As SUPPOSEDLY told by Victor to one of his friends :)

A more poignant story has seldom been told. But then, no two people have ever said a good-bye quite like this

The good ship U.S. Coast Guard Cutter D--, in port for refueling, rode at anchor serene and confident. Down below in the crew's quarters the sound of jubilation rose in a blurred crescendo punctured by staccato laughter. On deck, midship, watching the waves do a frosty rhumba before they piled themselves up against the side of the ship, a big bosun sat, silent and motionless, his handsome profile etched by the sun on the scrubbed deck.

Out of nowhere it came, the sound of a tremulous tenor airing his sorrow over a portable phonograph.

"I wonder who's kissing her now..."

The big bosun smiled. In a second his toes were wig-wagging to the weepy rhythm. Suddenly the music stopped. The big bosun shrugged.

He had lapsed back into his revery, watching the gulls swoop like Stukas.

A blond seaman came along the deck, carrying a portable. He walked over to the big bosun and sat down.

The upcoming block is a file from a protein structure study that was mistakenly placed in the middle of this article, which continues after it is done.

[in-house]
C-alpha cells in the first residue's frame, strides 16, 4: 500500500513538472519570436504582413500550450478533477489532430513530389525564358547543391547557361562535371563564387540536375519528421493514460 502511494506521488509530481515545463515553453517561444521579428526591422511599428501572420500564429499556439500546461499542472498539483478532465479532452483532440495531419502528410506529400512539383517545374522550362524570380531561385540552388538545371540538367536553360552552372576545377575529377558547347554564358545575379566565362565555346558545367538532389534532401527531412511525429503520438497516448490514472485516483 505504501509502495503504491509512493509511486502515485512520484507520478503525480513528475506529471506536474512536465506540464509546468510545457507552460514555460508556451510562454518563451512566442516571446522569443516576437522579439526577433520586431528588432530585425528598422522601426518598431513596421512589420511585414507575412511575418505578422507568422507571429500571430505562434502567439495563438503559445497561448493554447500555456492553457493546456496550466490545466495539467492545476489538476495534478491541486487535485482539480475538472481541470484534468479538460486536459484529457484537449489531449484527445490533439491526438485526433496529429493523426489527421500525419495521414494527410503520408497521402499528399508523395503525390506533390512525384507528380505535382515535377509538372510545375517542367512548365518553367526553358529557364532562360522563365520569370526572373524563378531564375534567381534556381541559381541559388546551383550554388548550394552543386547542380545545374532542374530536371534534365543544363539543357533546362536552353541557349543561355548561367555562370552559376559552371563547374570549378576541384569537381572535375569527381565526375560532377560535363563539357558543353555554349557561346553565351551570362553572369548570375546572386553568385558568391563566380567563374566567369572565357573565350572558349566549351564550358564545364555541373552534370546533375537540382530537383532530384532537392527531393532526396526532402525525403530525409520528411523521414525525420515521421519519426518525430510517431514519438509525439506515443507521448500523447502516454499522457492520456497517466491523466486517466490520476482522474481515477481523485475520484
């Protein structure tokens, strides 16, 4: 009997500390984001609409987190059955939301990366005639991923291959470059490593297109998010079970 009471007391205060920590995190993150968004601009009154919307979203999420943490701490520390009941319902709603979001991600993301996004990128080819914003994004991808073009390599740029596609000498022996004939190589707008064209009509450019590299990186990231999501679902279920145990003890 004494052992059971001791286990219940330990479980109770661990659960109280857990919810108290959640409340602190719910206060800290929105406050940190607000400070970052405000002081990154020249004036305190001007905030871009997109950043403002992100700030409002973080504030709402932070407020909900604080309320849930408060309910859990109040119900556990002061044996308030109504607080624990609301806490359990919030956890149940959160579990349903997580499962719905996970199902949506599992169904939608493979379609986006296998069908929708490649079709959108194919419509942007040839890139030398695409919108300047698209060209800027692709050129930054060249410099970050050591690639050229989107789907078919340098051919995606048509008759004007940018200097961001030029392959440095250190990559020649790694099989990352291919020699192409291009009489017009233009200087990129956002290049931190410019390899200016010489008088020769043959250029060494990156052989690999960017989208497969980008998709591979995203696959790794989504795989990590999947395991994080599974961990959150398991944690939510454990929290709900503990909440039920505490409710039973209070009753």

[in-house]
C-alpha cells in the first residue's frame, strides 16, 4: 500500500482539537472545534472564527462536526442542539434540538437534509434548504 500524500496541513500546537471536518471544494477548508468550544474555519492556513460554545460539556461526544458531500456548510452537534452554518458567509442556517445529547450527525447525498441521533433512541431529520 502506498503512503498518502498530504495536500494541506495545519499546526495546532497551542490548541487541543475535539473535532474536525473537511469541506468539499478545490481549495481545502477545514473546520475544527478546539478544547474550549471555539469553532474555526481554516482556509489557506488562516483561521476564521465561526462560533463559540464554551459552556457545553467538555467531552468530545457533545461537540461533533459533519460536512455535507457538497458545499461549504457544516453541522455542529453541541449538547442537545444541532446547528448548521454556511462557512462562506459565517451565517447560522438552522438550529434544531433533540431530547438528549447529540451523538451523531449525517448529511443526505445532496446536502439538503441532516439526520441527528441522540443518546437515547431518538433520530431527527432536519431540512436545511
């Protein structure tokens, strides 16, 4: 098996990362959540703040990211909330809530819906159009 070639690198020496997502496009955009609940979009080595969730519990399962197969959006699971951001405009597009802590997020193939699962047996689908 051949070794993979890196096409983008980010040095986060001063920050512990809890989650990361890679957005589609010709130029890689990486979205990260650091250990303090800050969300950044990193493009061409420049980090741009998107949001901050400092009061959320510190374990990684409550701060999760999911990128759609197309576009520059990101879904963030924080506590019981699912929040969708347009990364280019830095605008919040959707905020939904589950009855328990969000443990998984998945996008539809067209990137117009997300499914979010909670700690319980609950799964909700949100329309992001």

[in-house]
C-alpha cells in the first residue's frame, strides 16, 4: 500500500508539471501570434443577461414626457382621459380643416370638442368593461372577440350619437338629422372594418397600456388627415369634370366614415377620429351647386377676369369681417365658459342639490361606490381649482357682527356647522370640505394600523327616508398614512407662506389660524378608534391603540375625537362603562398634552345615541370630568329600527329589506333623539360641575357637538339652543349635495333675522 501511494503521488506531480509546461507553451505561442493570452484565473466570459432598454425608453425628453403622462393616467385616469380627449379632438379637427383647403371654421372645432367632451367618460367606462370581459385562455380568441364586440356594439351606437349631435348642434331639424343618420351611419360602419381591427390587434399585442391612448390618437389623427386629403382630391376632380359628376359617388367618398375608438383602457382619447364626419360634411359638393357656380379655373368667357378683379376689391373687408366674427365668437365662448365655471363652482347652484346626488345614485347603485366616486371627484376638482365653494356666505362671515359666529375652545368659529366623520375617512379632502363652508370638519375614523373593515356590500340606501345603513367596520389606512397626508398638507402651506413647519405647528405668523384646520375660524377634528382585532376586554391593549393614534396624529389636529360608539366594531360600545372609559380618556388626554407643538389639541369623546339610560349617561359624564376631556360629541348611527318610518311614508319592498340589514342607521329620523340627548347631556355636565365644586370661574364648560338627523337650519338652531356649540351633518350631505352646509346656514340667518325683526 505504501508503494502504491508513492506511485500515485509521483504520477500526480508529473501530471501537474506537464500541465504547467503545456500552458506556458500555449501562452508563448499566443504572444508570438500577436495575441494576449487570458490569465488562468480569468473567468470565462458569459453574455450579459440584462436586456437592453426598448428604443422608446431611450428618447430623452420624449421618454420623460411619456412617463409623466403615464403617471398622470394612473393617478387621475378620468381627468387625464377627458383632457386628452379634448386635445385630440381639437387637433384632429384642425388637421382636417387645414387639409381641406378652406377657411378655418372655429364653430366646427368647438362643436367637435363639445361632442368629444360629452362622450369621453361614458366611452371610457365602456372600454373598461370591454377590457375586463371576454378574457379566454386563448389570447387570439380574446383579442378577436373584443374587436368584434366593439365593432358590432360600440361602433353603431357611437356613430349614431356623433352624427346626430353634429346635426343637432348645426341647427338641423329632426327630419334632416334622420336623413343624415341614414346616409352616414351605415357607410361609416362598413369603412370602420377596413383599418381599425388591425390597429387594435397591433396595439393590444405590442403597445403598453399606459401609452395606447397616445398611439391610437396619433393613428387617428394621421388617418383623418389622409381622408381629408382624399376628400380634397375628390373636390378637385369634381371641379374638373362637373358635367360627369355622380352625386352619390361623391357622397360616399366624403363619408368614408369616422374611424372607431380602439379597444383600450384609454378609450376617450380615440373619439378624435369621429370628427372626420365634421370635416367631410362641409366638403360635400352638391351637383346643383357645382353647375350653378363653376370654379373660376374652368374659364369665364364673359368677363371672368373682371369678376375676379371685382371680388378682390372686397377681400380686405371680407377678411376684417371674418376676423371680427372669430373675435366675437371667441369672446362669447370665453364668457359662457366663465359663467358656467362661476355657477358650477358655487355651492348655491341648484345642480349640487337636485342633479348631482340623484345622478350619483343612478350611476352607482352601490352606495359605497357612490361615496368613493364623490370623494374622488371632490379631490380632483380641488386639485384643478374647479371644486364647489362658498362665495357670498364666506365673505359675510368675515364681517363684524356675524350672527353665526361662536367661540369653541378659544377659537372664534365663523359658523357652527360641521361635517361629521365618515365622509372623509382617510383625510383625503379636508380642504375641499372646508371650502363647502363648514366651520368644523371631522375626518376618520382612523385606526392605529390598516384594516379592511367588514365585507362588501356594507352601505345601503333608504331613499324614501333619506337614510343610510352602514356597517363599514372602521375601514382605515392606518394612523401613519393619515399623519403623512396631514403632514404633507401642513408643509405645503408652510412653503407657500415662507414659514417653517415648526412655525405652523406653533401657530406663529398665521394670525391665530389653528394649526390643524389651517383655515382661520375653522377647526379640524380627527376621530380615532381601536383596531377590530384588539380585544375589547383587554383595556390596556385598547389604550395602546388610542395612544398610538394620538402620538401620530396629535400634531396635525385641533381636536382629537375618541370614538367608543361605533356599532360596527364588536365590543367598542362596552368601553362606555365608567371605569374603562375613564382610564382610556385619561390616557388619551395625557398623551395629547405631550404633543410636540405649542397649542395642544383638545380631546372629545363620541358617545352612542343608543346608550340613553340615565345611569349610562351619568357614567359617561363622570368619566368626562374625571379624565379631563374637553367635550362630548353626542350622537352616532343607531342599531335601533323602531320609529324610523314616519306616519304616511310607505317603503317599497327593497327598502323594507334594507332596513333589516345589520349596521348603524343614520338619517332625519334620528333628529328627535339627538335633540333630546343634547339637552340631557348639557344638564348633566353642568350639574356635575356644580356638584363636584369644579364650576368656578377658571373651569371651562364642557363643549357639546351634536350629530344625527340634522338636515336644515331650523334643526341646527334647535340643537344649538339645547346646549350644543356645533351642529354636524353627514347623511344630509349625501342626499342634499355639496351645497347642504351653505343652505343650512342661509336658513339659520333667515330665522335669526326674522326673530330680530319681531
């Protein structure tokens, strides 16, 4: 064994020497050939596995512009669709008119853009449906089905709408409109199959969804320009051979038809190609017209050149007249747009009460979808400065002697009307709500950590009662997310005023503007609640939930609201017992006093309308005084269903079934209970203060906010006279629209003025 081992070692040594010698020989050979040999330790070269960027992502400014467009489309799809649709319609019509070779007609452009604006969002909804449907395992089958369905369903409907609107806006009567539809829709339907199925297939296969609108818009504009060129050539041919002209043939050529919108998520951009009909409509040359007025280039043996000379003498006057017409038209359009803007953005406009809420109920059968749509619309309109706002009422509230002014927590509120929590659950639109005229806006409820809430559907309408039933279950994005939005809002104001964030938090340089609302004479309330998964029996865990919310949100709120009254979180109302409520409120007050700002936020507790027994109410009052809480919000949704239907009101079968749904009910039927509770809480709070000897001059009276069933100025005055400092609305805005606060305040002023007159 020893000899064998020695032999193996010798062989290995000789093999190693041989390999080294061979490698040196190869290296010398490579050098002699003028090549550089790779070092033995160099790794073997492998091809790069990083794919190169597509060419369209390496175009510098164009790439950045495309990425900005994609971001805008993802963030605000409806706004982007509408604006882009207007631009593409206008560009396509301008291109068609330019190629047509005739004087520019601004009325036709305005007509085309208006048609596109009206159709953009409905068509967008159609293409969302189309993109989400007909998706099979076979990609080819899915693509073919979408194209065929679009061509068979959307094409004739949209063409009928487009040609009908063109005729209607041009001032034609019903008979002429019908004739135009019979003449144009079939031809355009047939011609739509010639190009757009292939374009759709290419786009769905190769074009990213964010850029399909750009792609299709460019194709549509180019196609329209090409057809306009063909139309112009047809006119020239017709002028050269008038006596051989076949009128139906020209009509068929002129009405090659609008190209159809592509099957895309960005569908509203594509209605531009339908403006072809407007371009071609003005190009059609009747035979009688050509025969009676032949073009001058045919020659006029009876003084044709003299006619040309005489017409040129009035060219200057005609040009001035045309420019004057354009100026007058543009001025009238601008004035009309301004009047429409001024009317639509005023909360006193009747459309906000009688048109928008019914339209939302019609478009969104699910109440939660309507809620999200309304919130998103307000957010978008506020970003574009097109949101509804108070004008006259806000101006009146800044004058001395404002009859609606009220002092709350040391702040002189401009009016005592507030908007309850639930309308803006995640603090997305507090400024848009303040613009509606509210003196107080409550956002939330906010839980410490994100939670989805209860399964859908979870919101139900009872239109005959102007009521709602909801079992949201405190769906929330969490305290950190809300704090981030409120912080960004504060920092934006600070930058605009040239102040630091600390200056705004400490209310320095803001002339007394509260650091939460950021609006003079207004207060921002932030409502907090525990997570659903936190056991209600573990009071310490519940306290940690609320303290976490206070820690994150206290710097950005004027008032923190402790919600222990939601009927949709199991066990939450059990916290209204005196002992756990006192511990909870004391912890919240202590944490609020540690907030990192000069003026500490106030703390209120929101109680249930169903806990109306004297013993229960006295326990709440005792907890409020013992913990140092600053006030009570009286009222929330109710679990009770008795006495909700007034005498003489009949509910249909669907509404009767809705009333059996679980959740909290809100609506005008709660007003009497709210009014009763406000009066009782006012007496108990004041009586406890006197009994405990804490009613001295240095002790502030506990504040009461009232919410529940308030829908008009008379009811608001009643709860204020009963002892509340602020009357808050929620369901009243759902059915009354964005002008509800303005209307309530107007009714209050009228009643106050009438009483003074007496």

"What'll it be, bosun?" he said. "Glenn Miller doing 'Black Magic' or Harry James on 'Velvet Moon?'"

"You could start off with 'My Gal Sal,' swing into 'The Pity of It All' and ..."

Scorchy, the seaman, blinked. "You mean you still want to hear those records?"

The big bosun came to. "This still routine--I don't get it."

"There's nothing to get, mate, nothing at all. The way I look at it, dames are like streetcars--there's another by in five minutes."

The big bosun swung around, grabbed him by the shoulder. "Supposing you give it to me straight."

"You really want it?"

"Shoot, sailor."

"Okay, mate. A bunch of us is down below listening to the radio and ... well ... I'm twisting the dial around when all of a sudden this Broadway columnist--Howard Barnes, I think his name is--starts coming over real good. We're listening with only half an ear when the guy comes out with it."

"With what?"

"Well, as near as I can recall the item goes: 'Miss Rita Hayworth of Hollywood rumored to be engaged to Boatswain Victor John Mature, U.S.C.G.. latterly of Broadway and Hollywood and presently somewhere in the North Atlantic is reportedly doing much of her grieving in the company of Mr. Orson Welles of Mars and thereabouts.'"